The city took the initiative to add USD 410 to the proposal as well, even though the school district had not approached the city about it.

Opting out

In an unrelated decision, the council opted not to sign on for the county?s new neighborhood revitalization program.

Asked about economic benefits for participating, Mayor Delores Dalke said Hillsboro residents can benefit from the program, which uses tax incentives to encourage building improvements. In fact, the city has more projects in the program than any other community in the county.

At the same time, she added. there?s little incentive for the city itself to participate.

?I don?t think we need this for people to decide to build in Hills?boro,? Dalke said. ?If we needed it for that, it would be different. I don?t see any sense to doing it. We?re giving away tax dollars that we could use to build up our infrastructure.?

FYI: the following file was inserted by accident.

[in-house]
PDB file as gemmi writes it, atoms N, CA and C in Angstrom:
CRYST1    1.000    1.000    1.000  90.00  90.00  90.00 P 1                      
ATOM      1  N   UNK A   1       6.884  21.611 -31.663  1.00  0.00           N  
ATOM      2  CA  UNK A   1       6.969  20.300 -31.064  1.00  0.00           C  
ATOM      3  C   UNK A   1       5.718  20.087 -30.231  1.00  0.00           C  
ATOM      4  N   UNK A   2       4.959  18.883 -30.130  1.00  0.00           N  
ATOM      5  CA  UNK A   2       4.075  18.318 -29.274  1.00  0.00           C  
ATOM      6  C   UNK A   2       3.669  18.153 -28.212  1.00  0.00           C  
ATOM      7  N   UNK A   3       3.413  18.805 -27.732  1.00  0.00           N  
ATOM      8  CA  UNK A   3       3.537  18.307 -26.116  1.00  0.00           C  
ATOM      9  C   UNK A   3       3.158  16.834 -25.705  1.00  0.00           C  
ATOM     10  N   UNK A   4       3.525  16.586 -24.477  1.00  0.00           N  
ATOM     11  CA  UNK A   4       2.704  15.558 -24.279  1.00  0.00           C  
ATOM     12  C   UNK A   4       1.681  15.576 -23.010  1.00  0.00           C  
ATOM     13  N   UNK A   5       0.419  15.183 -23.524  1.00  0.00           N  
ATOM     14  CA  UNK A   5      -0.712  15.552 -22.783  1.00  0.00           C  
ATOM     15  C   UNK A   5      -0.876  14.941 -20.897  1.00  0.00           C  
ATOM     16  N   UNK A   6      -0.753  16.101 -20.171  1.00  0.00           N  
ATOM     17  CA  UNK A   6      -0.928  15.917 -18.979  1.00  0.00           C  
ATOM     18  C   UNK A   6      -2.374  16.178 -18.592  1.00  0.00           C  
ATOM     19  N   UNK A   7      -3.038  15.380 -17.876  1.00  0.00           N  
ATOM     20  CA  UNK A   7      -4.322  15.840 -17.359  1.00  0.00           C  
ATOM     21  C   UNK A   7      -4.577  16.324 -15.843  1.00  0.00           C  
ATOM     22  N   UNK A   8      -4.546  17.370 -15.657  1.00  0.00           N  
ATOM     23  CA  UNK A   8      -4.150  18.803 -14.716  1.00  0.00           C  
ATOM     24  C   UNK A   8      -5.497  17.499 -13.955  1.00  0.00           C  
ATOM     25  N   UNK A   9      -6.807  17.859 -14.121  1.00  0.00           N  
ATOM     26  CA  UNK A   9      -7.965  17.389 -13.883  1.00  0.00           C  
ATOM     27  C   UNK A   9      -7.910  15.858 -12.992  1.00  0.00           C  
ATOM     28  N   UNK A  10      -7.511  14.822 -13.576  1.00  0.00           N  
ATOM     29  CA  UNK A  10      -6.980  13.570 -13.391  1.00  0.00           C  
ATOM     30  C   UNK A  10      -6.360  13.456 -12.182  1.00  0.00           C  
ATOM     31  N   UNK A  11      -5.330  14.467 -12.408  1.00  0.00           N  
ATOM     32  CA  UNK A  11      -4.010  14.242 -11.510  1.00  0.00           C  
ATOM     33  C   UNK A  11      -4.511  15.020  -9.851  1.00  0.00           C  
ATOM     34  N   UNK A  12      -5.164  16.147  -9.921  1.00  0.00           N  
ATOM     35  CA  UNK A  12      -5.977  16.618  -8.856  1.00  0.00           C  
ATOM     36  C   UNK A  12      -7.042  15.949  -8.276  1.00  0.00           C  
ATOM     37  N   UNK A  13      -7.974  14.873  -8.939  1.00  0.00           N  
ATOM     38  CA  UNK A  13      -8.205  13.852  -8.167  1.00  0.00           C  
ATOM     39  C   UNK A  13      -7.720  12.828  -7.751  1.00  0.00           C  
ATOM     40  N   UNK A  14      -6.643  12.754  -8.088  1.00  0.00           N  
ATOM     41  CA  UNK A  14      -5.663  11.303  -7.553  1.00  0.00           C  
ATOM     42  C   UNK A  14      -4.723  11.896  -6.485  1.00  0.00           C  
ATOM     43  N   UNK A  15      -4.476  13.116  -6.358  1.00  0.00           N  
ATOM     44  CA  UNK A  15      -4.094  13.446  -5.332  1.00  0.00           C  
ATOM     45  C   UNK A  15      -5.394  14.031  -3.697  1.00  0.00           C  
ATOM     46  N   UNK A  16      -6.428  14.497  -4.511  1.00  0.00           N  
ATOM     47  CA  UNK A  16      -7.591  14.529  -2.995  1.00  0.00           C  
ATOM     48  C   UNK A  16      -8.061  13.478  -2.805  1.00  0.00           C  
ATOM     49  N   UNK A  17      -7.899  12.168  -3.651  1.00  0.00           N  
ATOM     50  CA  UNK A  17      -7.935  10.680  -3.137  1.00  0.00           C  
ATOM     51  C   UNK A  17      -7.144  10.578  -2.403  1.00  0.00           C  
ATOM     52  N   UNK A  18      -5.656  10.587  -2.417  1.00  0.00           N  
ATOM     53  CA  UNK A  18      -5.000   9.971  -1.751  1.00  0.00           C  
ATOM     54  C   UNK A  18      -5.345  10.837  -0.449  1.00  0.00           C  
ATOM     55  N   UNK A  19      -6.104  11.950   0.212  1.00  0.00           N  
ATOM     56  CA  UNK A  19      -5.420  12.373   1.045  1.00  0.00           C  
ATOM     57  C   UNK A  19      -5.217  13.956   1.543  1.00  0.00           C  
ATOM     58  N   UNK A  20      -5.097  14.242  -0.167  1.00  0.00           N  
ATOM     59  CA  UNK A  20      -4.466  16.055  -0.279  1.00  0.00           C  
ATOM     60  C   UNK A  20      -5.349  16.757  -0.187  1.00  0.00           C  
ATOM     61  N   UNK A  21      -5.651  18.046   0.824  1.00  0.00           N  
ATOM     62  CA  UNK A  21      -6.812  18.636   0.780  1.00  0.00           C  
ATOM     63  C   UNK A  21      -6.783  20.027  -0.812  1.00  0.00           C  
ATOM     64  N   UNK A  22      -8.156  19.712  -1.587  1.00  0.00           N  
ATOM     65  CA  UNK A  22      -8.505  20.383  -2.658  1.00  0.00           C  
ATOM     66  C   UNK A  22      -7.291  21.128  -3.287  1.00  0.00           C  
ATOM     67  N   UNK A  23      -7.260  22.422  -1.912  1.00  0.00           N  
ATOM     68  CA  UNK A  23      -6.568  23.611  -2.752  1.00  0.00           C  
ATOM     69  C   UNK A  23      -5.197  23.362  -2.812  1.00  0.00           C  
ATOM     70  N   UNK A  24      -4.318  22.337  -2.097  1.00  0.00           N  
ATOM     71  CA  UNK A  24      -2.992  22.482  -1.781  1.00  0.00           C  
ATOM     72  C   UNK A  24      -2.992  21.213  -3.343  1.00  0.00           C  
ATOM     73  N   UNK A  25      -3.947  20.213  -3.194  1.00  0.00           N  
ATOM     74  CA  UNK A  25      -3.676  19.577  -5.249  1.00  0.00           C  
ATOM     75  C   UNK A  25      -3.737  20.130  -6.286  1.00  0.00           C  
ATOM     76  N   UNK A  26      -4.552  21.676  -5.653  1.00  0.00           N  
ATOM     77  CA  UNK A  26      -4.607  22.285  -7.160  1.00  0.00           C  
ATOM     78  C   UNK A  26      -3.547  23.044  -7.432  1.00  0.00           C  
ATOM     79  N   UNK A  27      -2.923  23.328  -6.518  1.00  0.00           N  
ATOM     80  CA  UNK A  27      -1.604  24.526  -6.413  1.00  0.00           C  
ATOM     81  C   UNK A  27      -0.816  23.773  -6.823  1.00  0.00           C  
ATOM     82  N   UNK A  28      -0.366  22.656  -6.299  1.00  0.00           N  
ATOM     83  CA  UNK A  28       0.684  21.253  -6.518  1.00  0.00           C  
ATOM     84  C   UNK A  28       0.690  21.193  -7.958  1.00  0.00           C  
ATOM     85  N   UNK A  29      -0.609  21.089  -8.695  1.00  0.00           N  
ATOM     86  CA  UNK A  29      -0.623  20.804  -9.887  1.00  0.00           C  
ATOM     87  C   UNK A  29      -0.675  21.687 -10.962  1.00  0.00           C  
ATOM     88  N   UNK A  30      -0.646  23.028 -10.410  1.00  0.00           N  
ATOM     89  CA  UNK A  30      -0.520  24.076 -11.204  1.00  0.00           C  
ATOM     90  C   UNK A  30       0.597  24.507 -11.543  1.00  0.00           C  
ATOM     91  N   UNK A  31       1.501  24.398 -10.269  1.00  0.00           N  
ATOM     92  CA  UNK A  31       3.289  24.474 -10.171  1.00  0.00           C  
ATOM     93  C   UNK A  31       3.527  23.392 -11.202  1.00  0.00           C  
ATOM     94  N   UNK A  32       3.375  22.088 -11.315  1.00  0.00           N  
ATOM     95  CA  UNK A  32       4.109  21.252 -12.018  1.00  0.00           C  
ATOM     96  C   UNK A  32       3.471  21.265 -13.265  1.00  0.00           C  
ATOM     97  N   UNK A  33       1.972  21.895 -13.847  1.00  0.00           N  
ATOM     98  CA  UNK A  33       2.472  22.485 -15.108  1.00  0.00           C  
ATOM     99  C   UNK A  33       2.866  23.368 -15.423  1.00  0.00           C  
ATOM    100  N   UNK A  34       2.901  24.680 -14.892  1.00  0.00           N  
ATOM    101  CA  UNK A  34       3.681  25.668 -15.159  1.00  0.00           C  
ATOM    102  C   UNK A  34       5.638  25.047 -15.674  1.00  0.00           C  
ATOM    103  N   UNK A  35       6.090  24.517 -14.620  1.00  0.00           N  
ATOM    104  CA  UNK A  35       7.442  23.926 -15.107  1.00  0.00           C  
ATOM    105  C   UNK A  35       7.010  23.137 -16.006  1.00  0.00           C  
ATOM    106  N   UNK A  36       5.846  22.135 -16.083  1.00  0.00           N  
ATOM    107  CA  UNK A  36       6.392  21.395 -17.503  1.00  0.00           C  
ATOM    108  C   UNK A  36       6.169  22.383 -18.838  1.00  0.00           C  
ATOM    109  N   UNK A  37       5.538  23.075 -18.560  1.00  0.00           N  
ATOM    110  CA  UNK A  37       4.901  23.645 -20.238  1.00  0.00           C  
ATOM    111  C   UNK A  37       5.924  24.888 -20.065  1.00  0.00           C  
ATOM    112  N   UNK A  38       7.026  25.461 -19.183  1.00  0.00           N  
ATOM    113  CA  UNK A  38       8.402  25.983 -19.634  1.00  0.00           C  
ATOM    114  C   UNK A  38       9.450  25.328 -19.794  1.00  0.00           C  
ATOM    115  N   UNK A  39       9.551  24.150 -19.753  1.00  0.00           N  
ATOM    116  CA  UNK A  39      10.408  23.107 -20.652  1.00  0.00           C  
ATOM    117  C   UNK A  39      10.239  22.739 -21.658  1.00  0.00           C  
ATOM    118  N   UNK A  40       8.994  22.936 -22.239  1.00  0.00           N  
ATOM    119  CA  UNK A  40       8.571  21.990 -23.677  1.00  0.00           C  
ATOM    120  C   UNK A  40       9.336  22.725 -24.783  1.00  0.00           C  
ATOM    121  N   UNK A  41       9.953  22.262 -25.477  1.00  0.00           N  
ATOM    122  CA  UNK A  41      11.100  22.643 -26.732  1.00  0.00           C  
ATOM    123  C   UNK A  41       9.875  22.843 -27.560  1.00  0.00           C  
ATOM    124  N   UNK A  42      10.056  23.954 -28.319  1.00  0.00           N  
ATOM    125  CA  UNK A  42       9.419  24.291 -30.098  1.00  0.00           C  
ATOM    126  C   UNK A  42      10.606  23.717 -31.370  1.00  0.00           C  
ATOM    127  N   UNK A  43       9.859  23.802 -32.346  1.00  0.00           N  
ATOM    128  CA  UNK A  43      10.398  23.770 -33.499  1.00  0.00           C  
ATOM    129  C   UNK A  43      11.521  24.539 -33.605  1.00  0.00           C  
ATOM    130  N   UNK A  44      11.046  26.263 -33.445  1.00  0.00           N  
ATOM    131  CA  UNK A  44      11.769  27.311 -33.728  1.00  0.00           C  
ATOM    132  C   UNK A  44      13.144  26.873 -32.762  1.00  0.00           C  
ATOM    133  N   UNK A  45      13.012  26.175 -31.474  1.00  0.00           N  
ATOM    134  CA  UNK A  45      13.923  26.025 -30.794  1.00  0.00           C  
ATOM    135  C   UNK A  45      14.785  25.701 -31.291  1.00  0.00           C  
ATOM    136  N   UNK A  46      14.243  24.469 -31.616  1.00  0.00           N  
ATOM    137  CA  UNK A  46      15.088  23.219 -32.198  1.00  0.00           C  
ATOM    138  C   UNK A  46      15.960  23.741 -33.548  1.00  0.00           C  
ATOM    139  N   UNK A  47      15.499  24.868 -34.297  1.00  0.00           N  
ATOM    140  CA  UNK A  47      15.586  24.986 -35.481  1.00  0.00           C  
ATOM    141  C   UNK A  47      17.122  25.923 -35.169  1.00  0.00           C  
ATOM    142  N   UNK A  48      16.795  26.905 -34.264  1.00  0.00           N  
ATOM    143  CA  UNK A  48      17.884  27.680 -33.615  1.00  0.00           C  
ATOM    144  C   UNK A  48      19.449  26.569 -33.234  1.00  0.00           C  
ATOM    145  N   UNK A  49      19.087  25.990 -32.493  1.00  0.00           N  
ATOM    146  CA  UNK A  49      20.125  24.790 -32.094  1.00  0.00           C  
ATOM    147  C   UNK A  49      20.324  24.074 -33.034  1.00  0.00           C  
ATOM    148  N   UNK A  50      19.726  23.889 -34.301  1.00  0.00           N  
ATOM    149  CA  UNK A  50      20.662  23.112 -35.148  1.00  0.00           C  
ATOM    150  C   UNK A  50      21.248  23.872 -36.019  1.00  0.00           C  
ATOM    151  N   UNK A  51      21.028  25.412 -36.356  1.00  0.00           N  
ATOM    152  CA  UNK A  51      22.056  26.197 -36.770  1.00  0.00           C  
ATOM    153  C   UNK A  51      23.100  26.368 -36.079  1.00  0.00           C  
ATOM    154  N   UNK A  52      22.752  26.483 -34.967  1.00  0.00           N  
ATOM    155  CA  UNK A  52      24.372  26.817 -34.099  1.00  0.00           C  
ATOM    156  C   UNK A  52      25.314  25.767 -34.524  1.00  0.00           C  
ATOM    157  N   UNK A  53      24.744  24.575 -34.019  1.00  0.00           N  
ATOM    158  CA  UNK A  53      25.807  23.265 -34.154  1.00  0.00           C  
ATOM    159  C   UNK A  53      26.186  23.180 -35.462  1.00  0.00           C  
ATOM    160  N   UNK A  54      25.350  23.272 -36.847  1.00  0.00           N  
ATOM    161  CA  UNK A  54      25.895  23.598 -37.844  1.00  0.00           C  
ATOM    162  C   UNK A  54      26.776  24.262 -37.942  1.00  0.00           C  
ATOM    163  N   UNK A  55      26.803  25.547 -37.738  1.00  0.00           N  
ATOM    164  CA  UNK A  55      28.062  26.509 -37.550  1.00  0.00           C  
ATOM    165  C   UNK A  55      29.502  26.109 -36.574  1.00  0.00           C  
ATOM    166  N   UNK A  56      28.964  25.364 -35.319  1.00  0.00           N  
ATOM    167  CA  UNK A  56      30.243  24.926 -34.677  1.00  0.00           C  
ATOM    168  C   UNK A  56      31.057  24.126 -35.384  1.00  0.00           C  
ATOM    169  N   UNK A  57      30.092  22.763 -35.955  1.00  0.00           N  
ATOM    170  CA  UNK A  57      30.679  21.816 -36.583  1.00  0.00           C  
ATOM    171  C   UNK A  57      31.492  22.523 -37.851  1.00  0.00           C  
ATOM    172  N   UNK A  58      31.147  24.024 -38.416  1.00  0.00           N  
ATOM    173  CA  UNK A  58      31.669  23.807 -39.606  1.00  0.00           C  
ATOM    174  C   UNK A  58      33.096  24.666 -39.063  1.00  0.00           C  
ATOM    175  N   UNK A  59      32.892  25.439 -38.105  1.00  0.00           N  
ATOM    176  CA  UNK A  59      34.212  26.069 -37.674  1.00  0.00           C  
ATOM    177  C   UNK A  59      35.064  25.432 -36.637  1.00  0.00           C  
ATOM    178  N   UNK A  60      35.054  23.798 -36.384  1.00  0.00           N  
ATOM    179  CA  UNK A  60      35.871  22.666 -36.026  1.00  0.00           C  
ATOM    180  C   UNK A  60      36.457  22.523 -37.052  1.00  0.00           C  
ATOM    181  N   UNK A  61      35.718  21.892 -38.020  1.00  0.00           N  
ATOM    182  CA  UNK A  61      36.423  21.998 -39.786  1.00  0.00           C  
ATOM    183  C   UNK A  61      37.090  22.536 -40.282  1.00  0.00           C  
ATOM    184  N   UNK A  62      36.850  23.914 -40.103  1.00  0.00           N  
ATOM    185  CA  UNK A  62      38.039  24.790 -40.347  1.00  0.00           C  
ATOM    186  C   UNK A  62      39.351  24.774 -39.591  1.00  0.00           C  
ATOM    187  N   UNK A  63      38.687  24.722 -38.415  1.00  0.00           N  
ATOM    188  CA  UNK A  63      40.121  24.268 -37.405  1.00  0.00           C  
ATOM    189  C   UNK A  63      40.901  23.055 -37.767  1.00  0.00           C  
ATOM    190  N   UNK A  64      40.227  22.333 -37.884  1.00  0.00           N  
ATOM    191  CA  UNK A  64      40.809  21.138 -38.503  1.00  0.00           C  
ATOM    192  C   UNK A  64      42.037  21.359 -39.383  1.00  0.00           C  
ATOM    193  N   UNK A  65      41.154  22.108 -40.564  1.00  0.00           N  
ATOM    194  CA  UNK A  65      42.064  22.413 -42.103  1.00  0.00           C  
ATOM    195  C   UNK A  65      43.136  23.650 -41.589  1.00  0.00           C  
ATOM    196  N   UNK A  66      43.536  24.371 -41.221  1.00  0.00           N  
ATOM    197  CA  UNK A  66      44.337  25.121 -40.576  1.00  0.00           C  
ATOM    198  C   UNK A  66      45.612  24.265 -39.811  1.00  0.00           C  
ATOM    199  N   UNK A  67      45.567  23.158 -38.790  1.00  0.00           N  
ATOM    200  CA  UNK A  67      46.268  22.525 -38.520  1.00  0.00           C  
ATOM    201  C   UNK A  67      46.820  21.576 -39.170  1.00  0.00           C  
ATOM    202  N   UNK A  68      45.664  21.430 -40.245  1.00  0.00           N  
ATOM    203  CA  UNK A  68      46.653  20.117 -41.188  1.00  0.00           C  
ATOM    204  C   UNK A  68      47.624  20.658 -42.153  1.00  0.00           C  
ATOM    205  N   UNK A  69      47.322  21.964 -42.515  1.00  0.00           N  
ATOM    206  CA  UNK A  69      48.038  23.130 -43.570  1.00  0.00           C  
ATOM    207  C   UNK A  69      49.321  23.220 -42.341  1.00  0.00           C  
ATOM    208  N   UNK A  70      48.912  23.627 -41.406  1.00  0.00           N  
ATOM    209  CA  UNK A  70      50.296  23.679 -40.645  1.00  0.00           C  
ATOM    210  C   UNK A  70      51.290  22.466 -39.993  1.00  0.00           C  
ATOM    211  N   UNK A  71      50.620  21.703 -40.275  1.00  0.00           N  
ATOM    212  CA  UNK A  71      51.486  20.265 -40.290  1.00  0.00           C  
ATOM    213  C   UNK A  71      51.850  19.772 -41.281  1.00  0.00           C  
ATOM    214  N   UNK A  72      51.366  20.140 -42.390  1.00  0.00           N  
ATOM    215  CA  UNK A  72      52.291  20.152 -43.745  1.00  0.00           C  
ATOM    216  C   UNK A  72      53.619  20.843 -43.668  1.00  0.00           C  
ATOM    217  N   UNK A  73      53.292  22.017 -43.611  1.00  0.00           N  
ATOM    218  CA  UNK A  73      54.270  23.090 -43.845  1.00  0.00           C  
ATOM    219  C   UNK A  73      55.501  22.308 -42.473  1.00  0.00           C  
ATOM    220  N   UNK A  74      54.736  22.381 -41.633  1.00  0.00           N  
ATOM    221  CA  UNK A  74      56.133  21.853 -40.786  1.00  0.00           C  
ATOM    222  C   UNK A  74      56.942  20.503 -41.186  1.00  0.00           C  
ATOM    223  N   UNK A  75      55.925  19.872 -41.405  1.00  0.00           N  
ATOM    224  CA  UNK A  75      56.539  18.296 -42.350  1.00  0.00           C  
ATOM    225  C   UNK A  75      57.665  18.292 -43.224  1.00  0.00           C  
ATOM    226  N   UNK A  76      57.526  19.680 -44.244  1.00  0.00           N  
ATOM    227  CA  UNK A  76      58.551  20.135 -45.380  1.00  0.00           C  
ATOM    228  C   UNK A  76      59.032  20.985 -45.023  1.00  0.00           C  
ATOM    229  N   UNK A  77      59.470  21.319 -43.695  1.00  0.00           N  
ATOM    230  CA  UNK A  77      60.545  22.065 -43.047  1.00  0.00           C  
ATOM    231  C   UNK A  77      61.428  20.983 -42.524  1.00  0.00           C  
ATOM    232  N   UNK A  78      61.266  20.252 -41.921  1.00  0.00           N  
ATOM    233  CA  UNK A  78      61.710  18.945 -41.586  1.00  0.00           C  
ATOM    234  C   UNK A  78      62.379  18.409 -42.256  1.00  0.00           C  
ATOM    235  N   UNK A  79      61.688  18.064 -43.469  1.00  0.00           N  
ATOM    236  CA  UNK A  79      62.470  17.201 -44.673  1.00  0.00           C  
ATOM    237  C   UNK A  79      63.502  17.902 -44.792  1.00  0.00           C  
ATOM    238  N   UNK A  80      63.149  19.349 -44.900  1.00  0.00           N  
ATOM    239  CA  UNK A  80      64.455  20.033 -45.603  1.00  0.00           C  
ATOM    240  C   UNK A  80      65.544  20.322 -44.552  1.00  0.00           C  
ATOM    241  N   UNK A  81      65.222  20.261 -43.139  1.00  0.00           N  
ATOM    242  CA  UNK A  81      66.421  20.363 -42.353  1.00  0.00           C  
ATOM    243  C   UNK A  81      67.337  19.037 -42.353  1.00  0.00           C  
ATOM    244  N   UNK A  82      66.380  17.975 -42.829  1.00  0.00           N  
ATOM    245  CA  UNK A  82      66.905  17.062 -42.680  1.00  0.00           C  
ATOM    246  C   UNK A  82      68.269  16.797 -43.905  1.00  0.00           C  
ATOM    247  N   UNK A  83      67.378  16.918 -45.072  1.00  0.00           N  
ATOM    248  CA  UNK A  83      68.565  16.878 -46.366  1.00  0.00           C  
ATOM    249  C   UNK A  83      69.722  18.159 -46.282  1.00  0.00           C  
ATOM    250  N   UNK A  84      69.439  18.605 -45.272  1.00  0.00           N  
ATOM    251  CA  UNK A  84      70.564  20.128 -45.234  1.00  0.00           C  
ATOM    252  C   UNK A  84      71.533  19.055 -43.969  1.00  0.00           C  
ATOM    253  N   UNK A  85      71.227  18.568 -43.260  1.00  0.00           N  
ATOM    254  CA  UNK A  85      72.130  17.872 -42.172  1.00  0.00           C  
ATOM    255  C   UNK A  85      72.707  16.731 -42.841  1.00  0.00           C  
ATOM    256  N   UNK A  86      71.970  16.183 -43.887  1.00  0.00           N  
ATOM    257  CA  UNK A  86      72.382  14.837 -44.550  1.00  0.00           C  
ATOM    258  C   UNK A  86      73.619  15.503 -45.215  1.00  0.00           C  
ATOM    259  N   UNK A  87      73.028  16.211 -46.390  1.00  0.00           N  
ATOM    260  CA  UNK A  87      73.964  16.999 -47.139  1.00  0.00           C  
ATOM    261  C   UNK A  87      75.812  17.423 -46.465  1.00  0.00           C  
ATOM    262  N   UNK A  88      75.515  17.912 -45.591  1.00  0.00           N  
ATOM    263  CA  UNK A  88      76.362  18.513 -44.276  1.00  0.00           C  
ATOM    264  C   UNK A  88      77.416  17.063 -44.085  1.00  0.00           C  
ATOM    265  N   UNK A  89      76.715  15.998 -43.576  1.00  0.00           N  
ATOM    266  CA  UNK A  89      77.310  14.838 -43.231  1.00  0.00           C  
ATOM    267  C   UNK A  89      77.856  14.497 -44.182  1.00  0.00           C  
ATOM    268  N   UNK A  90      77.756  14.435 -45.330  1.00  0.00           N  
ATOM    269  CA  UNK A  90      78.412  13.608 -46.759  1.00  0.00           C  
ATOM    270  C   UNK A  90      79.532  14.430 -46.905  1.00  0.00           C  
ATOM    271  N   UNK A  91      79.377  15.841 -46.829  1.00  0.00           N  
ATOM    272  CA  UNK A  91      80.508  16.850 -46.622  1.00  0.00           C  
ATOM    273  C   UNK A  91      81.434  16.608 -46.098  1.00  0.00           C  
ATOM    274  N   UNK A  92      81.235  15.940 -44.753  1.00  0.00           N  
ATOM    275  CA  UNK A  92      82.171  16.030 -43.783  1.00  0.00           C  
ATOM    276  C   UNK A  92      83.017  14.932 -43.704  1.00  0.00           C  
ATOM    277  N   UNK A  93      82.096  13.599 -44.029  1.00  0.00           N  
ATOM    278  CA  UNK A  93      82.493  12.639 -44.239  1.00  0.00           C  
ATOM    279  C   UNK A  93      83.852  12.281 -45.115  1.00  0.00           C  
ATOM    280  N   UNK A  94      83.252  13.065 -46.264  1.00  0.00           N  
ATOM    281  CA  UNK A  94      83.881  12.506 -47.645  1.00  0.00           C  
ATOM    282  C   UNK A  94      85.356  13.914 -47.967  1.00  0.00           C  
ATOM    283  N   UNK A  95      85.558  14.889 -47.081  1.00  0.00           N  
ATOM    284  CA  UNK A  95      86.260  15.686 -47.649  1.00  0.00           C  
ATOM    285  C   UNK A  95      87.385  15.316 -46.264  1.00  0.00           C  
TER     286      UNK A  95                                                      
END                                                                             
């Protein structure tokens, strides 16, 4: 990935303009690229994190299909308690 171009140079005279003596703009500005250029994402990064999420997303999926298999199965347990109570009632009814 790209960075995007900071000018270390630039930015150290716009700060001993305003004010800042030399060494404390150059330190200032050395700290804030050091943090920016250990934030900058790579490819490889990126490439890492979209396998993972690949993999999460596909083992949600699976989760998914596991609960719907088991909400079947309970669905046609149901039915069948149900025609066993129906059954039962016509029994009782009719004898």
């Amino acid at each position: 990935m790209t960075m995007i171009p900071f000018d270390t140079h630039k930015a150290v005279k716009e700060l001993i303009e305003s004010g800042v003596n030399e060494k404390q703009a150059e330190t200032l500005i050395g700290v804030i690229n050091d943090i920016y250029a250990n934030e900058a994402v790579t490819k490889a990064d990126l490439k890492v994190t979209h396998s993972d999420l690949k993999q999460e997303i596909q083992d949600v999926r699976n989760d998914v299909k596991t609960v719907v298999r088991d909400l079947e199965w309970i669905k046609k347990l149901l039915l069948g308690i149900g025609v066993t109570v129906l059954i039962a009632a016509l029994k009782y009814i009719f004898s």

The mayor cited as an example the city?s participation in the recruitment of HMC/CAH Consolidated Inc. as a buyer for the local hospital. The for-profit company will be building a state-of-the art $10 million facility in the community, significantly increasing the city?s property valuation.

?We work hard on these things,? Dalke said. ?(The county?s neighborhood revitalization program) didn?t make any difference in getting them to come.?

Councilor Bob Watson said he initially had been interested in the city participating in the program ?to help relations between us and the county.? Now he agreed the program wasn?t economically helpful for the city.